The Great English Fraud

American English and British English are similar enough for there to be no complications for a non native speaker to travel between the two countries. But they are different enough to spark the occasional debate, to cause a little confusion and even to bring about the odd heated argument. The differences are, however, more complex than might at first seem.

For a start, there are a fairly large group of words in American English which are not used across the pond. They are American words, or so many would assume. Faucet, diaper, fall, candy, eyeglasses, skillet and plenty more. In fact they’re not American words. They are British vocabulary, that simply fell from use in the UK, but continued in everyday spoken language in the US. And, with some recent reading I’ve done, this now makes perfect sense.

Once upon a time, logically, Americans spoke with a British accent. I’d long assumed that over the last couple of centuries, the population of the US had developed their own, unique accent according to the mix of ethnic groups, separation from British English speakers, and the new vocabulary and environments the speakers grew up with.

Not true. Or so I’ve read. If you were to bring an Englishman from the 1600’s into the modern day, you’d find that his accent far more closely resembles an accent from the US. It was the British accent that changed, not the other way round, although US accents from parts of the eastern seaboard of the US, which maintained a great deal of contact with Great Britain, also picked up the changes in the British way of speaking.

It’s all to do with rhotic and non rhotic accents. So the next time you are watching American actors performing Shakespeare with American accents, marvel at the authenticity rather than mock it! It has to be said, of course, that both nations, language, accents and all have evolved over the last few hundred years, and therefore generalisations, simplifications and approximations are the order of the day. But I’ve made the basic point.

Which brings me on to the Great English Fraud. Here in Mexico, like most of the world I suspect, British English has prestige. It’s the original. The pure form of the language. Superior. Or so the reputation would have it. And yet, apparently not. Perhaps I should keep this quiet, lest my students discover I’m teaching them a modern, twisted, thoroughly unauthentic, bastardized version of the language. Both in the vocab and the accent.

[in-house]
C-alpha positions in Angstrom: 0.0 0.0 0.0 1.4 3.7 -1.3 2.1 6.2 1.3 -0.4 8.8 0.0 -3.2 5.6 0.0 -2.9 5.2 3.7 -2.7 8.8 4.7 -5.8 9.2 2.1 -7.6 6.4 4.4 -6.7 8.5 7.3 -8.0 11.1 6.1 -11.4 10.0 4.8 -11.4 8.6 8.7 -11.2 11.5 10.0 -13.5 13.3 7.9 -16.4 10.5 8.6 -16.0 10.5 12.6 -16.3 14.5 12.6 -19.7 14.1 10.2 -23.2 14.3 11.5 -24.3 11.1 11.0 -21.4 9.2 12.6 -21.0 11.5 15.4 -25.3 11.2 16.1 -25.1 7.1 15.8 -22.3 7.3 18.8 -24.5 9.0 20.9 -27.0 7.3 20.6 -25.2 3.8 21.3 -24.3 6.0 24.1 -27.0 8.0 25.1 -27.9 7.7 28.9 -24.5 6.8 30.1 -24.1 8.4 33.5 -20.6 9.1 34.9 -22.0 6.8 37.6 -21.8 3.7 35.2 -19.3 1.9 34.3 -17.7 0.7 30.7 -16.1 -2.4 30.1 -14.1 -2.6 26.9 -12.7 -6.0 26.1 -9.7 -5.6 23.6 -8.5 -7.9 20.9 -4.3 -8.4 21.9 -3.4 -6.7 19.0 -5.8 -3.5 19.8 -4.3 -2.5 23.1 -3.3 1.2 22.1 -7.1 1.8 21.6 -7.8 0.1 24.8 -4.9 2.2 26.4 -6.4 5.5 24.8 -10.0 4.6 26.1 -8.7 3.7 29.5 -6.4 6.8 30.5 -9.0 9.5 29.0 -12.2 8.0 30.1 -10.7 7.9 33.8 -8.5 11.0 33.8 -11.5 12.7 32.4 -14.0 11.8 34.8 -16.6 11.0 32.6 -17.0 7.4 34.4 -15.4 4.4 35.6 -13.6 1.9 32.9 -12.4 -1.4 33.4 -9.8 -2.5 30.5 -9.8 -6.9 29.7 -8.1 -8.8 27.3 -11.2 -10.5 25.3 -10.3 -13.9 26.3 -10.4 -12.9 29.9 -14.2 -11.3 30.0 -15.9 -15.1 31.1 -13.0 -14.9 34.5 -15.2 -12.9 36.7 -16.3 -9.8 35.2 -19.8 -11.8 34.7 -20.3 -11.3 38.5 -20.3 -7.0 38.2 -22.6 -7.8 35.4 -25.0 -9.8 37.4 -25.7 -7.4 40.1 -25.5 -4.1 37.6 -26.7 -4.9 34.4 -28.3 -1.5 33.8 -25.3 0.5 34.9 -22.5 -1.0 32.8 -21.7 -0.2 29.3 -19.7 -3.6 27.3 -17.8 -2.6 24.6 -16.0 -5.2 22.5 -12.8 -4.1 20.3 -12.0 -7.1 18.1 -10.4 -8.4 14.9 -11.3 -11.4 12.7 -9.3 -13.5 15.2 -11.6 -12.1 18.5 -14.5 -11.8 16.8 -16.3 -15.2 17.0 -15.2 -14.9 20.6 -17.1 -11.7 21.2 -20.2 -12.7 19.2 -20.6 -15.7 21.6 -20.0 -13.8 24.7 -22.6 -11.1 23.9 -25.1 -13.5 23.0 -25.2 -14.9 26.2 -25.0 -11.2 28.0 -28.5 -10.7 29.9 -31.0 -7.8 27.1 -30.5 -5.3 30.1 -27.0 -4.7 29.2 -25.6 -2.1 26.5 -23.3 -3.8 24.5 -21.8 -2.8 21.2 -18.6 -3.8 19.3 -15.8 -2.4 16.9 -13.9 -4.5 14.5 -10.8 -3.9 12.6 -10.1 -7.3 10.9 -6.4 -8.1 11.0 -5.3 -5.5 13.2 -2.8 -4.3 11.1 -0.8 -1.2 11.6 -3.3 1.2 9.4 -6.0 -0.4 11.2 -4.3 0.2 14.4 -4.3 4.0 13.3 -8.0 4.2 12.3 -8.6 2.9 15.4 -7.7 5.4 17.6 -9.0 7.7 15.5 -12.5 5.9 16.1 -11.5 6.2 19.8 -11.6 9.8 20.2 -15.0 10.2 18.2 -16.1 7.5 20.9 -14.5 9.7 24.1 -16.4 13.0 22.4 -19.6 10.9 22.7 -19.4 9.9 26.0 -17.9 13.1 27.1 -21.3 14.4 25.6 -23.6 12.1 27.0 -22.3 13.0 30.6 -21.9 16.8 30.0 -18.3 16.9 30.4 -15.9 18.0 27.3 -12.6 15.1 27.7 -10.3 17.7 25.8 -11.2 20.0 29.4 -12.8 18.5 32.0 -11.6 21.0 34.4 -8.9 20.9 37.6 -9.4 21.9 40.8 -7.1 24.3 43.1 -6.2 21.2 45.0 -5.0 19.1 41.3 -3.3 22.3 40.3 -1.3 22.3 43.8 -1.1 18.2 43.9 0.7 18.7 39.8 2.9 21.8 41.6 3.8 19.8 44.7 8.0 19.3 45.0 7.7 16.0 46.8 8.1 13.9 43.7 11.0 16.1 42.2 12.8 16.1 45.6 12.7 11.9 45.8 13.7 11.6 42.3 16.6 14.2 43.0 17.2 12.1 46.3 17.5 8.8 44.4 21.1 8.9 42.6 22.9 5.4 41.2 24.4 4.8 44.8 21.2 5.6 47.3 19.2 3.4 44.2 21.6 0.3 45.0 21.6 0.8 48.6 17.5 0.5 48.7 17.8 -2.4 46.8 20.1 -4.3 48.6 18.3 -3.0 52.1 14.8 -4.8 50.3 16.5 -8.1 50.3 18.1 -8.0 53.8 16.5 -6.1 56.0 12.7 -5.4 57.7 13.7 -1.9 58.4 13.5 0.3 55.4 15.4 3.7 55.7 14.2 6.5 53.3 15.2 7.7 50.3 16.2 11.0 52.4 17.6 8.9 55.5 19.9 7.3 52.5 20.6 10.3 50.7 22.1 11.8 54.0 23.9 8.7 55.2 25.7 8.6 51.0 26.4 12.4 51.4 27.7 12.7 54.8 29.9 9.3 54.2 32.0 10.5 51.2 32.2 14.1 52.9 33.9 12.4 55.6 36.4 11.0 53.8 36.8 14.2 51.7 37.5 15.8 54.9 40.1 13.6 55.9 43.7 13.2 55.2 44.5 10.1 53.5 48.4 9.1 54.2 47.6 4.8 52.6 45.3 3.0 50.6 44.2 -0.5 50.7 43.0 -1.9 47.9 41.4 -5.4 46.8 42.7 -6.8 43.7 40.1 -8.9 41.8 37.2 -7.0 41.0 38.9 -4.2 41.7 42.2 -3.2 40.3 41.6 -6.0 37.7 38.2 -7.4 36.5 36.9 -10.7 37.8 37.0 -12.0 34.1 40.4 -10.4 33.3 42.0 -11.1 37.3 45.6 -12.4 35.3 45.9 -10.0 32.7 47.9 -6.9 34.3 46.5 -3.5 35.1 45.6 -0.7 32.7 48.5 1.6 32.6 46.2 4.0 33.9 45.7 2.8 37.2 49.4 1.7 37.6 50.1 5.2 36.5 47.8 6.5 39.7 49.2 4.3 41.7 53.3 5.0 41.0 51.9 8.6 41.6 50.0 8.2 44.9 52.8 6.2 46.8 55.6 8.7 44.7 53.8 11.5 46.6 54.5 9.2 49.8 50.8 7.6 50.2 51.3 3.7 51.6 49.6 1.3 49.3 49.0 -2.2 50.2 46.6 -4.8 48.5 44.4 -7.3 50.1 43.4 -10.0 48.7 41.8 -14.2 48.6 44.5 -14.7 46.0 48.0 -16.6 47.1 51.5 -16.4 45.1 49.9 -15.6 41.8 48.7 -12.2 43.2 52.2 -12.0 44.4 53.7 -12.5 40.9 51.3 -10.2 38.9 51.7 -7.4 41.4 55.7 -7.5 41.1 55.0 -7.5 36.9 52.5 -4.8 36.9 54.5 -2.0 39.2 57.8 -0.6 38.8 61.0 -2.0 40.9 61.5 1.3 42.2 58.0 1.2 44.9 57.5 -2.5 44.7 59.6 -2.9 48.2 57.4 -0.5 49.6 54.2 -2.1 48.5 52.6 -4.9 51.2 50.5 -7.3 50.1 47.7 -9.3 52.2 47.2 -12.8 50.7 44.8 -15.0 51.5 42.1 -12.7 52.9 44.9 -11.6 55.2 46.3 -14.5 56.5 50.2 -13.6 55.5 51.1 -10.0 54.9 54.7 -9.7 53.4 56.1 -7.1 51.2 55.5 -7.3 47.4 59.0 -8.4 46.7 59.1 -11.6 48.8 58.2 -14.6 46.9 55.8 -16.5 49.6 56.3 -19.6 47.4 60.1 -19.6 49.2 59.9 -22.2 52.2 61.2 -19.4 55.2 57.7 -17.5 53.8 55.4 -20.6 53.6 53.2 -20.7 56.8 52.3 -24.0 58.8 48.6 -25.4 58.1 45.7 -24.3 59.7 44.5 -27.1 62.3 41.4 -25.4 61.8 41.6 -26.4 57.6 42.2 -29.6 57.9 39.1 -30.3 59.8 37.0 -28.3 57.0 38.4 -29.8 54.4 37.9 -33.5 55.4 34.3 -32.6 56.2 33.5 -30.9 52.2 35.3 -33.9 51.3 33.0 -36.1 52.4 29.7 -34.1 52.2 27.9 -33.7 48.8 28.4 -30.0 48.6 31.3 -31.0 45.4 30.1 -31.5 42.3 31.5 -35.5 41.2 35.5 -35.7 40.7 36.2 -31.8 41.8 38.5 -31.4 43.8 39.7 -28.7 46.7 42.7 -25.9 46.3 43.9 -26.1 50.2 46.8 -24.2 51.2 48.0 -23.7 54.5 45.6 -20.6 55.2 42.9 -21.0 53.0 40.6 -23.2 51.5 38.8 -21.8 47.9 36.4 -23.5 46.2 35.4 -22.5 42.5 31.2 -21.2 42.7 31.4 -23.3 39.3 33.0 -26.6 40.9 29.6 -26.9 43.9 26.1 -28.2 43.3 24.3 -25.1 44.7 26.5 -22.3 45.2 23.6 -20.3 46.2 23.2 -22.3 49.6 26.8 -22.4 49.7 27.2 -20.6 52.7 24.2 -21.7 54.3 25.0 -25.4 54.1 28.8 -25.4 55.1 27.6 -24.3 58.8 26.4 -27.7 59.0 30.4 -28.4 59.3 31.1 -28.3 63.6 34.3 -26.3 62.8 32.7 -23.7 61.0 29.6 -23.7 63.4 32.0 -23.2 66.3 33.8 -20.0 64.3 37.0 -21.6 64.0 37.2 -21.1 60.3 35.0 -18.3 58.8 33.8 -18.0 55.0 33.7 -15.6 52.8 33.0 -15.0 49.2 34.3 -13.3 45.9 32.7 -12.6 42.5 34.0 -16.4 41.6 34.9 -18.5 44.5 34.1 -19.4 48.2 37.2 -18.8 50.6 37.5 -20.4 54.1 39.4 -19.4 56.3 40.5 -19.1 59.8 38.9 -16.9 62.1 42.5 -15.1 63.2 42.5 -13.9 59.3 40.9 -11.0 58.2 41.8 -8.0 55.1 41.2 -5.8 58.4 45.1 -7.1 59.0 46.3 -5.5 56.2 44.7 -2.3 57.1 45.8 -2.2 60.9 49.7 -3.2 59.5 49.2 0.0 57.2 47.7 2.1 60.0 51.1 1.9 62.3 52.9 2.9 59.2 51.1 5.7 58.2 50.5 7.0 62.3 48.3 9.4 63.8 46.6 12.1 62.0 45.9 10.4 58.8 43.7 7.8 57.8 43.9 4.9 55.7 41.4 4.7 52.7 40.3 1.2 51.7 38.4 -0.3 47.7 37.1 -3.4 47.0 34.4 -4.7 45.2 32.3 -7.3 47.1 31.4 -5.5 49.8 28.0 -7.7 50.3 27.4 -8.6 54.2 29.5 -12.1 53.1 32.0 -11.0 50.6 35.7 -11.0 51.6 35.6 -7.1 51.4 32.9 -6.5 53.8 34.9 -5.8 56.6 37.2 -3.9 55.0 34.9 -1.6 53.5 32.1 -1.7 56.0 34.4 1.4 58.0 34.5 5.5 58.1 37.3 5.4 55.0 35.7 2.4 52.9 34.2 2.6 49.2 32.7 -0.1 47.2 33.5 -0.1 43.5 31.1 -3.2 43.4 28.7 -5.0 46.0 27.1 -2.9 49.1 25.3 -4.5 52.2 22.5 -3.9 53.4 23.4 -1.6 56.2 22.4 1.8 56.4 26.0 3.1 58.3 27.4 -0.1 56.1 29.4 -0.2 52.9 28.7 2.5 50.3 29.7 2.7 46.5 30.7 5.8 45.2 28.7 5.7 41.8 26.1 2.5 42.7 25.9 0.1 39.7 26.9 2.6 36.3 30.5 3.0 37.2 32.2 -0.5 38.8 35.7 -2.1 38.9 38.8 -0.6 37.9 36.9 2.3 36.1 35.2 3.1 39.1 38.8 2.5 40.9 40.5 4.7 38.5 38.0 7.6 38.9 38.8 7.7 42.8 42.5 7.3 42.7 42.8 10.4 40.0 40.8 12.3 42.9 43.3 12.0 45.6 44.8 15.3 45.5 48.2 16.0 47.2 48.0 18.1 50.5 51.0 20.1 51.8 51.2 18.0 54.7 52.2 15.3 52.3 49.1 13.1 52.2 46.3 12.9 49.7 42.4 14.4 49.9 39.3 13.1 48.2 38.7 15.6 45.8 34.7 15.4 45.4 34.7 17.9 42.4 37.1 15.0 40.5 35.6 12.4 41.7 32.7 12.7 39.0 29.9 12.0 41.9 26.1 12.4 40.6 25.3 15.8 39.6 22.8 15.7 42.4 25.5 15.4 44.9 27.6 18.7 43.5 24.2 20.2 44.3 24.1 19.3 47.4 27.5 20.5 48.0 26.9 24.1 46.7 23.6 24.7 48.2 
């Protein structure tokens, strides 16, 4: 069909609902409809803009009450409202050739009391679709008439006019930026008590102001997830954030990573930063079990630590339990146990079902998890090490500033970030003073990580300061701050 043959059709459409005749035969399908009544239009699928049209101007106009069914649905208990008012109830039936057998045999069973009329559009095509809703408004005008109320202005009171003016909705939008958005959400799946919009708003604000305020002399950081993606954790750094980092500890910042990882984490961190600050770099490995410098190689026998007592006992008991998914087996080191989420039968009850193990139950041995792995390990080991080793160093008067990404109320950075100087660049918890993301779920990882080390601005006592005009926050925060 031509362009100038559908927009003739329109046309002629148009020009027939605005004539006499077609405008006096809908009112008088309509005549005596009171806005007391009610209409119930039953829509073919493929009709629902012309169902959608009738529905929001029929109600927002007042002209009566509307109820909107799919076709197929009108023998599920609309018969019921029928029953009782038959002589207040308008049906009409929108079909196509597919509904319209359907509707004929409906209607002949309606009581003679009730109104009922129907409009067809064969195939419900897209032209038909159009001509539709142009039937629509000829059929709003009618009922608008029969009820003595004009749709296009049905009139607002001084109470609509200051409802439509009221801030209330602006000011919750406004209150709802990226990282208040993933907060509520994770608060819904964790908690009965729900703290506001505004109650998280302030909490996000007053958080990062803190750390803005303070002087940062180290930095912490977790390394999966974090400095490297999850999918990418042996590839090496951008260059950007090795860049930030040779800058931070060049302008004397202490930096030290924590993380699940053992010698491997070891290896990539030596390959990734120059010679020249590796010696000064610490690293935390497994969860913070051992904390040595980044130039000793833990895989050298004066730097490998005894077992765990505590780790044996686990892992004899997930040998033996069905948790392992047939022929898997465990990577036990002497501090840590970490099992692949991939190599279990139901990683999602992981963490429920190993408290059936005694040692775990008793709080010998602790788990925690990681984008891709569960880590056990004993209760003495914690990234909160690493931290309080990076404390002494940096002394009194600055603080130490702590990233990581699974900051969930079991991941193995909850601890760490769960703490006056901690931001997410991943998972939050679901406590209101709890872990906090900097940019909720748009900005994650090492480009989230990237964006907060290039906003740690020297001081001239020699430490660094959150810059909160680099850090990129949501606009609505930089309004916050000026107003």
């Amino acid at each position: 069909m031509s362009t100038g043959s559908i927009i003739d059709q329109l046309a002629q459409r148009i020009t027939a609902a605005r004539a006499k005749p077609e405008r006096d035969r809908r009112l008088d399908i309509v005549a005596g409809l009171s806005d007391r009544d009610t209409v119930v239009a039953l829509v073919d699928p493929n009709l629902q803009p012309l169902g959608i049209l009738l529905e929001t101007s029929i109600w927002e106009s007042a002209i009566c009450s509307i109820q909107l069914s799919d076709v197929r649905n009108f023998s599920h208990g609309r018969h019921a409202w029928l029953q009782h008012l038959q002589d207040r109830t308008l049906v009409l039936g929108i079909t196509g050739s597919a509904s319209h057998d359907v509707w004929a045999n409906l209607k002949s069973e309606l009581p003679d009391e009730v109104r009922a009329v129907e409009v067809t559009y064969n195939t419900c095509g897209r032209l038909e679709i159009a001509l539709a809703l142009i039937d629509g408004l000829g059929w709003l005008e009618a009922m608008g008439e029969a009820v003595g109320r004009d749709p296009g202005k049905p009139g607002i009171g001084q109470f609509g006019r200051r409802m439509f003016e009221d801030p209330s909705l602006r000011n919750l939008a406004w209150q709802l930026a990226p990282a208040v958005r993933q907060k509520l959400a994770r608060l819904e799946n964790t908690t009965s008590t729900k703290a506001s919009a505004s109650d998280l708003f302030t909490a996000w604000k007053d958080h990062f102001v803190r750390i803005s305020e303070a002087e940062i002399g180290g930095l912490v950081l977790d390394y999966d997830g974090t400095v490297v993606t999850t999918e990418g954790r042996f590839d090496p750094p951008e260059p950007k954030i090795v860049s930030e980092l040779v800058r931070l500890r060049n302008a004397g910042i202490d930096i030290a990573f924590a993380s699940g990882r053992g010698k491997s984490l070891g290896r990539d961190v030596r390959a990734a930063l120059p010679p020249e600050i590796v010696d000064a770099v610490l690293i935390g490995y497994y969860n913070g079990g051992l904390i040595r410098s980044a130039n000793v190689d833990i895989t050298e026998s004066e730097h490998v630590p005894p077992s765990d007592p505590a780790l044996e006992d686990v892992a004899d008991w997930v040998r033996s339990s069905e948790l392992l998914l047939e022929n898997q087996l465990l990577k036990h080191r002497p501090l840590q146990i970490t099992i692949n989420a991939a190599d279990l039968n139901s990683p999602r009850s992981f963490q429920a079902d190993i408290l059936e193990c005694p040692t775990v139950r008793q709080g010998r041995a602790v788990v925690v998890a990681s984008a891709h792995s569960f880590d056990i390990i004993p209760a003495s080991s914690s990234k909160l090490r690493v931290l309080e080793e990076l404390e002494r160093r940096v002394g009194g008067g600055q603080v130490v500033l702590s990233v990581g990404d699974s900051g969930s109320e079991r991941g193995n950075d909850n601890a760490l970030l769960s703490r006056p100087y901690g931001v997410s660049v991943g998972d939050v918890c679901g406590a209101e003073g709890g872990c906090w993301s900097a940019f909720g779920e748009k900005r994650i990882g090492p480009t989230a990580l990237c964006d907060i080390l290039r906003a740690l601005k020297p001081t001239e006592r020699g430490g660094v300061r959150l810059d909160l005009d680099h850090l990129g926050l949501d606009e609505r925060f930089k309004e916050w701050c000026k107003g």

Meh. What do they care. Many Mexicans tend to aspire away from America and towards the glamour, history and faraway glow of Europe anyway. But is one version better than the other? Is British English really superior anyway? Many would say they’re simply different.

I’ll play devils advocate, and, a little treacherously, declare  that American English is in fact the better variant of the English language. But don’t tell the two students in the photo below. They wouldn’t stay smiling for long…



25 thoughts on “The Great English Fraud

  1. Ian says:

    I’d heard this story before, but it still amazes me (I’m British).

    “To be or not to be, that is, like, the totally awesome question, dude!”


  2. Reading this brought to mind a couple of Mexican English teachers here. They learned/teach book British English because of the prestige. Indeed, they speak well. Problem is, they learned formal, by the book British English, yet still carry a bit of the typical Mexican’s pronunciation of English sounds. The result is an accent sounding like a Mexican aristocrat speaking 19th century British English. They certainly feel their English is superior to the degenerate American English. Perhaps I should send them this post. Or, insist on speaking formal Spanish as a Spaniard? 😉

    PS – This is meant as tongue-in-cheek. Both teachers are my friends, but I haven’t the courage to inform them of their odd cadence. Maybe one day if they visit England they will realize it.


  3. When watching a British film I often have trouble understanding the English speakers – I admit I have taken to calling them marble mouths – as their speech comes out as if they have a mouth full of marbles masking their words.

    I did not know that the more formal and proper English more closely resembles our U.S. version of English – makes me feel better and still more bothered about the marble mouth speeches I try and decipher in some English films 😉


    • Having claimed that, indirectly (but truthfully, certainly in my experience) that my British accent is a winner when trying to pick up students in Mexico, it is an indisputable fact that my aforementioned accent is utterly unintelligible to those students for the first lesson or two. Sometimes more. So don’t despair. 🙂

      Another problem, that I didn’t mention in the post, is what exactly is a British accent? Strike one* for the Americans, who have a fairly mild range of accents that are rarely strong, with the exception of some of those on the eastern seaboard – those that ‘imitate’ the evolved version of the British accent.

      Numerous British accents can go to extremes that make the language sound like gibberish elsewhere within the country. Fancy a conversation with a little Cockney Rhyming slang? Some Glaswegian?

      I think it’s safe to say that the true representation of British accent internationally is the Queens English. Or BBC English. With a slight drawl, as per New York, Boston etc. But far more polite. Terribly polite in fact. As practised by Stephen Fry and Hugh Grant. Stephen Fry’s partner in crime can do both US and UK accents, of course.

      But it’s this more formal accent that is new, and departed from the mainstream US accent, not the other way round.

      *A very American phrase. I assume. But my assumptions on this subject have been sufficiently incorrect to prompt this post! I may have used it wrongly. Perhaps I should have stuck to British English, and simply said, one nil to the Americans!

      I’m waffling now!


  4. Sid Ayted says: